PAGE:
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reference casting from Mugal

 
Greenhorn
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Hi folks,
A bit confused on this question:
Given three classes A, B, C, where B is a sublcass of A and C is a subclass of B, which one of these boolean expressions correctly identifies when an object o has actually been instantiated from class B as opposed to from A or C?
Select the one right answer.
(a) (o instanceof B) && (!(o instanceof A))
(b) (o instanceof B) && (!(o instanceof C))
(c) !((o instanceof A) || (o instanceof B)
(d) (o instanceof B)
(e) (o instanceof B) && !((o instanceof A) || (o instanceof C))
B is given as the correct answer with the following explanation:
The expression (o instanceof B) will return true if the object referred to by o is of type B or a subtype of B. The expression (!(o instance of C)) will return true unless the object referred to by o is of type C or a subtype of C. Thus, the expression (o instanceof B) && (!(o instanceof C)) will only return true if the object is of type B or a subtype of B that is not C or a subtype of C.
--------------------------------
The phrase "true if the object is of type B or a subtype of B that is not C or a subtype of C" in the last sentence of the answer is not clear to me. Didn't the question state C is a subclass of B? So, isn't this in contradiction with the above phrase?
TIA,
Jarrod
 
blacksmith
Posts: 979
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Hi Jarrod,
In the question:

Originally posted by Jarrod Legion:

Given three classes A, B, C, where B is a subclass of A and C is a subclass of B, which one of these boolean expressions correctly identifies when an object o has actually been instantiated from class B as opposed to from A or C?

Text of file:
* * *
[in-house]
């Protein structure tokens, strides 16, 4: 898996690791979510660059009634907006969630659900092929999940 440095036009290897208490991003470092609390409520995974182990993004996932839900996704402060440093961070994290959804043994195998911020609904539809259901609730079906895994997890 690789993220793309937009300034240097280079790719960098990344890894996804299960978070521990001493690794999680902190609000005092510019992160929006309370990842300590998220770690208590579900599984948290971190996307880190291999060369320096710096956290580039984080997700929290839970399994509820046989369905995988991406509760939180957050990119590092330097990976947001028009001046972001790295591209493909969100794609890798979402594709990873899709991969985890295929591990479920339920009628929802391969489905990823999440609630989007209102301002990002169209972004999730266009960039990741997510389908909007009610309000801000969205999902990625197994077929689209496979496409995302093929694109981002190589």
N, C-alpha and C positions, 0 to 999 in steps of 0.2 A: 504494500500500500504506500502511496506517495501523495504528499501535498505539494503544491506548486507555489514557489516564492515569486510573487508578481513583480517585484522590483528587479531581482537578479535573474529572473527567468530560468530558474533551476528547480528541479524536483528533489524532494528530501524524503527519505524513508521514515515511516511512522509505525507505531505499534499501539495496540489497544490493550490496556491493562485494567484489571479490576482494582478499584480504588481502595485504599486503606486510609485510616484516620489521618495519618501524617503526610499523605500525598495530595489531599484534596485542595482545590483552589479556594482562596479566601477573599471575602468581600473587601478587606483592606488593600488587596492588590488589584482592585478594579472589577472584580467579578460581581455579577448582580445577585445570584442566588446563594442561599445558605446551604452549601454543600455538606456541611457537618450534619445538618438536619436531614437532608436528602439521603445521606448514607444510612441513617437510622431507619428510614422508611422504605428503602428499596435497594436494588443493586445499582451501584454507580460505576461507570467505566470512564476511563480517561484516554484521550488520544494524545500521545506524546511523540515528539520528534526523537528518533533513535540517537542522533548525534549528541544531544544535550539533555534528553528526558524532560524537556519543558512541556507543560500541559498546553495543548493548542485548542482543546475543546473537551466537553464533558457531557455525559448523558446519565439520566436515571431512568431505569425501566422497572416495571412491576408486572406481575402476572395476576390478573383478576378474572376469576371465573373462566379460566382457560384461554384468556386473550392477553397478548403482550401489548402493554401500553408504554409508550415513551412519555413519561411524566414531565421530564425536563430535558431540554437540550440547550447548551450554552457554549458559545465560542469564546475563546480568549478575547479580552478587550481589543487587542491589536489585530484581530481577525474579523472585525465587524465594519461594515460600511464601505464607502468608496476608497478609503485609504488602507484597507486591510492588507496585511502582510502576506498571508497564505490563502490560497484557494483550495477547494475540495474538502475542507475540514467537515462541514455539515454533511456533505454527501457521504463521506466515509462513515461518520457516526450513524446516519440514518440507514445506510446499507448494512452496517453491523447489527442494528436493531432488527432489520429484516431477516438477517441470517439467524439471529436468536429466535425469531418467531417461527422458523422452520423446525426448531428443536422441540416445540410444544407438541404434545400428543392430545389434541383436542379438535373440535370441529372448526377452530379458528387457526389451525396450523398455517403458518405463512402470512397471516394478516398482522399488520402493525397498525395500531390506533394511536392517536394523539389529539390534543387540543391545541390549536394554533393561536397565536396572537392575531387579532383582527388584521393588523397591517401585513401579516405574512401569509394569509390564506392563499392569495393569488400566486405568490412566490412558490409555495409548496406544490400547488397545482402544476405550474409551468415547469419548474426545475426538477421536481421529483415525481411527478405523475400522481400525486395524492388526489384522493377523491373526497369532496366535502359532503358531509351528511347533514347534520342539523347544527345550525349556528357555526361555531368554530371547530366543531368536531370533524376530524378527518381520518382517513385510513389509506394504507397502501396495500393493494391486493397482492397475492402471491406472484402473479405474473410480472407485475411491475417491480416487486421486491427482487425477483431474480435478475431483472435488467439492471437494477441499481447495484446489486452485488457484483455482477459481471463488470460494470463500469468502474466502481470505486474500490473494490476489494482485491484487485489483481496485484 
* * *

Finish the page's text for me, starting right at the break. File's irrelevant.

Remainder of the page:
the author is asking to provide an expression which would
prove that an object o referenced by a reference variable of
type A,B,or C, is itself actually an object type B.
So, since instanceof says whether an object is an instance of
a type or of any suptype, given the relationships C extends B,
B extends A, what you would like is a combination of instanceof
expressions that tells you that o is a B and not a C (nor an A).
The phrase "true if the object is of type B or a subtype
of B that is not C or a subtype of C" refers to the result
of the instanceof operator and not to the actual relationship
the question is dealing with.
I hope this helps
Gian Franco
p.s. the reference variable type could actually also be Object,
but it's the object type we are interested in here.
 
Jarrod Legion
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Hi Gian,
Thanks for the explanation. Just so that I am understanding what you've just said:
According to the inheritance hierarchy, if we eliminate the instantiation of class C referenced by reference variable type of either Object, A, or B, and as long as o is an instance of B, rest can be assured that object o has actually been instantiated from class B. Is this right?
TIA,
-Jarrod
 
Ranch Hand
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Hi there,
Why is the answer not e ?
o instanceof A is also possible ??
am i missing something ?
 
Ranch Hand
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Vishy,


Why is the answer not e ?


If o is indeed B, the second half of the expression :
!((o instanceof A) || (o instanceof C))
will return false.
Hence, (e) (o instanceof B) && !((o instanceof A) || (o instanceof C)) will actually return false when the object o is indeed a B.
[ January 17, 2004: Message edited by: David Hadiprijanto ]
 
Jarrod Legion
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Hi Vishy,
Yes, o is instanceof A; however o is not instanceof C. So, for e, if you evaluate the conditional operators, the answer is false.
HTH
Cheers,
-Jarrod
 
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